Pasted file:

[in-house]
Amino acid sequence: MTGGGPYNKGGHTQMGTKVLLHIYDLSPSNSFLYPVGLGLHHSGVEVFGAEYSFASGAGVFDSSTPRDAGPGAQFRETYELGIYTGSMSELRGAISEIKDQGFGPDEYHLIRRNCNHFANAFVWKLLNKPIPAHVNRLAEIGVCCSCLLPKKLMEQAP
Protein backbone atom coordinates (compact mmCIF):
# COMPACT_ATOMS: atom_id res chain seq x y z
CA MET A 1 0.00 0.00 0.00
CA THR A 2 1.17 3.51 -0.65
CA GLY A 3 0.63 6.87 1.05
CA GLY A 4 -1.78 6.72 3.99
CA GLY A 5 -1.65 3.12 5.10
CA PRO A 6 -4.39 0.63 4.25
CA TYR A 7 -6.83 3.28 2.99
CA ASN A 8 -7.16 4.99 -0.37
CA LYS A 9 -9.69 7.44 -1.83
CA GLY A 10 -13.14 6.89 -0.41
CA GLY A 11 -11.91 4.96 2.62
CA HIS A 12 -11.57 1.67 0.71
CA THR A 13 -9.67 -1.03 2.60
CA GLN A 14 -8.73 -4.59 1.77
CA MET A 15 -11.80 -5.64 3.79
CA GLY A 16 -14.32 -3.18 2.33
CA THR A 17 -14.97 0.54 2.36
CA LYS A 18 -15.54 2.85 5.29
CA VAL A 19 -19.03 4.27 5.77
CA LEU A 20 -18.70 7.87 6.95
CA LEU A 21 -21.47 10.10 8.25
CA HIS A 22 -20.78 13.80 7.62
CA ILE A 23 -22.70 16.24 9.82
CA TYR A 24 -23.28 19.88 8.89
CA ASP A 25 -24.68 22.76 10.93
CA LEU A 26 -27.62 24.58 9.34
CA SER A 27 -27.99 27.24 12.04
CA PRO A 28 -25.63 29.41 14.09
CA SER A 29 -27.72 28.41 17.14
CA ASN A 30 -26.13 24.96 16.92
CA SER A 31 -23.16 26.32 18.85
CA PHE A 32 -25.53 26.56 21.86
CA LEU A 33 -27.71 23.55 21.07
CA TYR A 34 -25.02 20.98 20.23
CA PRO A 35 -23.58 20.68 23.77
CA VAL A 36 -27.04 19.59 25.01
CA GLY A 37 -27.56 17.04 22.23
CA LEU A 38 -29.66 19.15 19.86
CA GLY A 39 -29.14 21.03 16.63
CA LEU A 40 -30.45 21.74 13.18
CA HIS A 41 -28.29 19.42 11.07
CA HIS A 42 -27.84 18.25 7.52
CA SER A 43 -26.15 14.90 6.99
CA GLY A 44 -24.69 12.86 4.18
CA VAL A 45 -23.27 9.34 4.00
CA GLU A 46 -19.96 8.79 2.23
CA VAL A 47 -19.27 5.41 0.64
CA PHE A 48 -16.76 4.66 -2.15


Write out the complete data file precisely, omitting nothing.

[in-house]
Amino acid sequence: MTGGGPYNKGGHTQMGTKVLLHIYDLSPSNSFLYPVGLGLHHSGVEVFGAEYSFASGAGVFDSSTPRDAGPGAQFRETYELGIYTGSMSELRGAISEIKDQGFGPDEYHLIRRNCNHFANAFVWKLLNKPIPAHVNRLAEIGVCCSCLLPKKLMEQAP
Protein backbone atom coordinates (compact mmCIF):
# COMPACT_ATOMS: atom_id res chain seq x y z
CA MET A 1 0.00 0.00 0.00
CA THR A 2 1.17 3.51 -0.65
CA GLY A 3 0.63 6.87 1.05
CA GLY A 4 -1.78 6.72 3.99
CA GLY A 5 -1.65 3.12 5.10
CA PRO A 6 -4.39 0.63 4.25
CA TYR A 7 -6.83 3.28 2.99
CA ASN A 8 -7.16 4.99 -0.37
CA LYS A 9 -9.69 7.44 -1.83
CA GLY A 10 -13.14 6.89 -0.41
CA GLY A 11 -11.91 4.96 2.62
CA HIS A 12 -11.57 1.67 0.71
CA THR A 13 -9.67 -1.03 2.60
CA GLN A 14 -8.73 -4.59 1.77
CA MET A 15 -11.80 -5.64 3.79
CA GLY A 16 -14.32 -3.18 2.33
CA THR A 17 -14.97 0.54 2.36
CA LYS A 18 -15.54 2.85 5.29
CA VAL A 19 -19.03 4.27 5.77
CA LEU A 20 -18.70 7.87 6.95
CA LEU A 21 -21.47 10.10 8.25
CA HIS A 22 -20.78 13.80 7.62
CA ILE A 23 -22.70 16.24 9.82
CA TYR A 24 -23.28 19.88 8.89
CA ASP A 25 -24.68 22.76 10.93
CA LEU A 26 -27.62 24.58 9.34
CA SER A 27 -27.99 27.24 12.04
CA PRO A 28 -25.63 29.41 14.09
CA SER A 29 -27.72 28.41 17.14
CA ASN A 30 -26.13 24.96 16.92
CA SER A 31 -23.16 26.32 18.85
CA PHE A 32 -25.53 26.56 21.86
CA LEU A 33 -27.71 23.55 21.07
CA TYR A 34 -25.02 20.98 20.23
CA PRO A 35 -23.58 20.68 23.77
CA VAL A 36 -27.04 19.59 25.01
CA GLY A 37 -27.56 17.04 22.23
CA LEU A 38 -29.66 19.15 19.86
CA GLY A 39 -29.14 21.03 16.63
CA LEU A 40 -30.45 21.74 13.18
CA HIS A 41 -28.29 19.42 11.07
CA HIS A 42 -27.84 18.25 7.52
CA SER A 43 -26.15 14.90 6.99
CA GLY A 44 -24.69 12.86 4.18
CA VAL A 45 -23.27 9.34 4.00
CA GLU A 46 -19.96 8.79 2.23
CA VAL A 47 -19.27 5.41 0.64
CA PHE A 48 -16.76 4.66 -2.15